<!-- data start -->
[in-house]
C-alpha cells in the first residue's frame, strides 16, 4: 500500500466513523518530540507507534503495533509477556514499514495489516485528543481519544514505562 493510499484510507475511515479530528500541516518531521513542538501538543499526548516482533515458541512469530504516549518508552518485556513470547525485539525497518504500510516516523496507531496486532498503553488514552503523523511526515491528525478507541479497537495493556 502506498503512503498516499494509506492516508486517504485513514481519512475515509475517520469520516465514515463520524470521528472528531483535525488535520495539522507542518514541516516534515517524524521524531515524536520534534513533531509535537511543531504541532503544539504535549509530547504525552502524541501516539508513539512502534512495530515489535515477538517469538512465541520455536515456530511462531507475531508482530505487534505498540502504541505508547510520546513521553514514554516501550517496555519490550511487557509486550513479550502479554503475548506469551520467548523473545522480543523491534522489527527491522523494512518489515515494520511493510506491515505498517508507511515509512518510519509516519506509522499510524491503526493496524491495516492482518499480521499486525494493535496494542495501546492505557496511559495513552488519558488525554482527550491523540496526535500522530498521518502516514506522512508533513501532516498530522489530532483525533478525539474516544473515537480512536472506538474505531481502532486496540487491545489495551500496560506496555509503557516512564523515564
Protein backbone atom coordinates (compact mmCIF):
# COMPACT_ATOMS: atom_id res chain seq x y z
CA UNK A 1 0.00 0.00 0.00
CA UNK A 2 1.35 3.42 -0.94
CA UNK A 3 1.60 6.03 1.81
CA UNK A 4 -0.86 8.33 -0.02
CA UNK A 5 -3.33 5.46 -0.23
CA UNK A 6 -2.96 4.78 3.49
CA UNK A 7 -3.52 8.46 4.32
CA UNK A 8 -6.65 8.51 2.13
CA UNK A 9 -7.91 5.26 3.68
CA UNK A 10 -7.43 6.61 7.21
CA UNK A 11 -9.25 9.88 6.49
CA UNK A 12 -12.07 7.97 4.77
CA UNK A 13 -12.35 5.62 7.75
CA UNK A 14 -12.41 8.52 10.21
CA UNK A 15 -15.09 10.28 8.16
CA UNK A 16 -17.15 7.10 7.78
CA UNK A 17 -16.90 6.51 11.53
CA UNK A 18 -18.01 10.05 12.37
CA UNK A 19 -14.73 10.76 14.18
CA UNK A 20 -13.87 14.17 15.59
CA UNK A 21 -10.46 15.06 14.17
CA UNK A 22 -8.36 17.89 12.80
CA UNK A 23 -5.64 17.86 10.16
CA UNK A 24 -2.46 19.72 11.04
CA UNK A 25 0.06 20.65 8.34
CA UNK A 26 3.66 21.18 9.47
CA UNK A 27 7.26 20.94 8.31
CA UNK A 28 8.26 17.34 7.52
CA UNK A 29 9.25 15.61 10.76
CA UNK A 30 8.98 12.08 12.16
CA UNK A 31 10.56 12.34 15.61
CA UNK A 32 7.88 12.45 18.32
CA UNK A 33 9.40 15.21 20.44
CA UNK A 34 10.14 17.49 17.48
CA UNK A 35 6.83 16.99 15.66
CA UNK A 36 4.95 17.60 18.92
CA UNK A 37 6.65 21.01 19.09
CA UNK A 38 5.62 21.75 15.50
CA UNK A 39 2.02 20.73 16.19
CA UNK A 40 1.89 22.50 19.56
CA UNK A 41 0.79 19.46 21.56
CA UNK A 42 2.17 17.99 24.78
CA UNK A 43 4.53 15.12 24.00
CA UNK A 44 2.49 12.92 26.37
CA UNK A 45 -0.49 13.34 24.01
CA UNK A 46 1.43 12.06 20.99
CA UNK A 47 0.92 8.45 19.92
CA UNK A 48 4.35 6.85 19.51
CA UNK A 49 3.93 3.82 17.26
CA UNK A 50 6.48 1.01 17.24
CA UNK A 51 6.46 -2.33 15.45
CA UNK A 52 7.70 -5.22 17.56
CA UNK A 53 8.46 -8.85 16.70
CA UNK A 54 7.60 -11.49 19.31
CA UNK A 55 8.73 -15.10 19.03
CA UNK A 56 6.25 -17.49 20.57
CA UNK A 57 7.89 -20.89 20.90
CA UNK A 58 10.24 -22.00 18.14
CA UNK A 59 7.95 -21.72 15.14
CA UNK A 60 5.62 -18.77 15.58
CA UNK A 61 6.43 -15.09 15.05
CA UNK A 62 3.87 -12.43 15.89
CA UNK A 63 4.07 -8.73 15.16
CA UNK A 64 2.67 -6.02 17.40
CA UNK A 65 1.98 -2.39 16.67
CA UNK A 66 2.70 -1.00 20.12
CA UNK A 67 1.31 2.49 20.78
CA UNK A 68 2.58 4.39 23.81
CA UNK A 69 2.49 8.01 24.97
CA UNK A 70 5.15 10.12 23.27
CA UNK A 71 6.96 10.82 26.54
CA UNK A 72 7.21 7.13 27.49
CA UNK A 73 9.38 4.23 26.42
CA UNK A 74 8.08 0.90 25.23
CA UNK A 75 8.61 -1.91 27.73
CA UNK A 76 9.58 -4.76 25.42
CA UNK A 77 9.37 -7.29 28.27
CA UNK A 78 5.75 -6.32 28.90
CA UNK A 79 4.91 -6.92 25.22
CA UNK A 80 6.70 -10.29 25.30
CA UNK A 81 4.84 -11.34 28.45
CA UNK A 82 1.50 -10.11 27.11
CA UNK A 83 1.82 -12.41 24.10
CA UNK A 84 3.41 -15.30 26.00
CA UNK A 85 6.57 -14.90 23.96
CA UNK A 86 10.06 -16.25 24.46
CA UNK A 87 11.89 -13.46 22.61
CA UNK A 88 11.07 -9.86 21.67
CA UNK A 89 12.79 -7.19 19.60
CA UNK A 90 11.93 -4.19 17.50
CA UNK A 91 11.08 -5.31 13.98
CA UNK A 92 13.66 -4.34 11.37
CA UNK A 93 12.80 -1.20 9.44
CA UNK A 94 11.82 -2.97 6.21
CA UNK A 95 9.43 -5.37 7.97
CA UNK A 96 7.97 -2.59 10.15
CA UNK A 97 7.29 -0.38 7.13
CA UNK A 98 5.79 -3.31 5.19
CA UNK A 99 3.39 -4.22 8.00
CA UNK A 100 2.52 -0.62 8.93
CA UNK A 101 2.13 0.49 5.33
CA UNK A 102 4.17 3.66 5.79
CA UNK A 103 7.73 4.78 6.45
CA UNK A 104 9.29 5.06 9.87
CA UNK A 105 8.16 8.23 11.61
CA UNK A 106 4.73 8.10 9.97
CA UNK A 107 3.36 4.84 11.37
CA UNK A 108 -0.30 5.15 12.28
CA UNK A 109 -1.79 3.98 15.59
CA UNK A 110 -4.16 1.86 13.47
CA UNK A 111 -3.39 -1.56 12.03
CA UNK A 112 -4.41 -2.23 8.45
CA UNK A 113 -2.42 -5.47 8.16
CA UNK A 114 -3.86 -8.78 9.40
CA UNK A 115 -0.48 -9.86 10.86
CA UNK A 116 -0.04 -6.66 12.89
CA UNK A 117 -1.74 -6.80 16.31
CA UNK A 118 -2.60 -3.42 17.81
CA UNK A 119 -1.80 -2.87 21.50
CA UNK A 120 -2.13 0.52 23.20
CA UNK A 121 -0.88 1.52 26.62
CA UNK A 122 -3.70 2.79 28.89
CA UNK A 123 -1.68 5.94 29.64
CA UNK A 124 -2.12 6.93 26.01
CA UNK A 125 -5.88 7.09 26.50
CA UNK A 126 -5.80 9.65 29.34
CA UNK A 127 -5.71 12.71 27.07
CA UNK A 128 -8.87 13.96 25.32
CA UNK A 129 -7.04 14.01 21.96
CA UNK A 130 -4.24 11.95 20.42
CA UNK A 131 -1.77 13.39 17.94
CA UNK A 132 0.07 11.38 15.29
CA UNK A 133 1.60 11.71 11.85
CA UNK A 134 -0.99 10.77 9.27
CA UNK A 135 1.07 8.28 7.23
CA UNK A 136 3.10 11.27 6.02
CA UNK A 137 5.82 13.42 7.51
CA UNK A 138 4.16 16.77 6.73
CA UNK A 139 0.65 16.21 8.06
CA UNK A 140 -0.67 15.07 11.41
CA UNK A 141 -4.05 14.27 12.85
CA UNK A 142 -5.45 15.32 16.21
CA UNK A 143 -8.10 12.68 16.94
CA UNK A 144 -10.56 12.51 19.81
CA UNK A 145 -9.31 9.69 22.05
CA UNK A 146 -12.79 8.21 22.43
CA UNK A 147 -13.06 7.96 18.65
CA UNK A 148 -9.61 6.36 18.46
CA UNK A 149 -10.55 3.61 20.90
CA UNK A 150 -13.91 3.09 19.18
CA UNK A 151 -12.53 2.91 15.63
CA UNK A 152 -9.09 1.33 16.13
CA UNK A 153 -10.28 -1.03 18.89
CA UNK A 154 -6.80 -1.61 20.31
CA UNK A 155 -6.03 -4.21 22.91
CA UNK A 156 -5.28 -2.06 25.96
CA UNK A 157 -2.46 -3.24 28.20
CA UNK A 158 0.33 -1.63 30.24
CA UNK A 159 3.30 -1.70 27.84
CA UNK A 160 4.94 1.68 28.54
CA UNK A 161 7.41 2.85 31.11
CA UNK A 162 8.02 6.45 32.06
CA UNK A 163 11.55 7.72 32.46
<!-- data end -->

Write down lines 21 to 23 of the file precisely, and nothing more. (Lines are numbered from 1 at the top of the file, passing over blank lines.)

CA UNK A 17 -16.90 6.51 11.53
CA UNK A 18 -18.01 10.05 12.37
CA UNK A 19 -14.73 10.76 14.18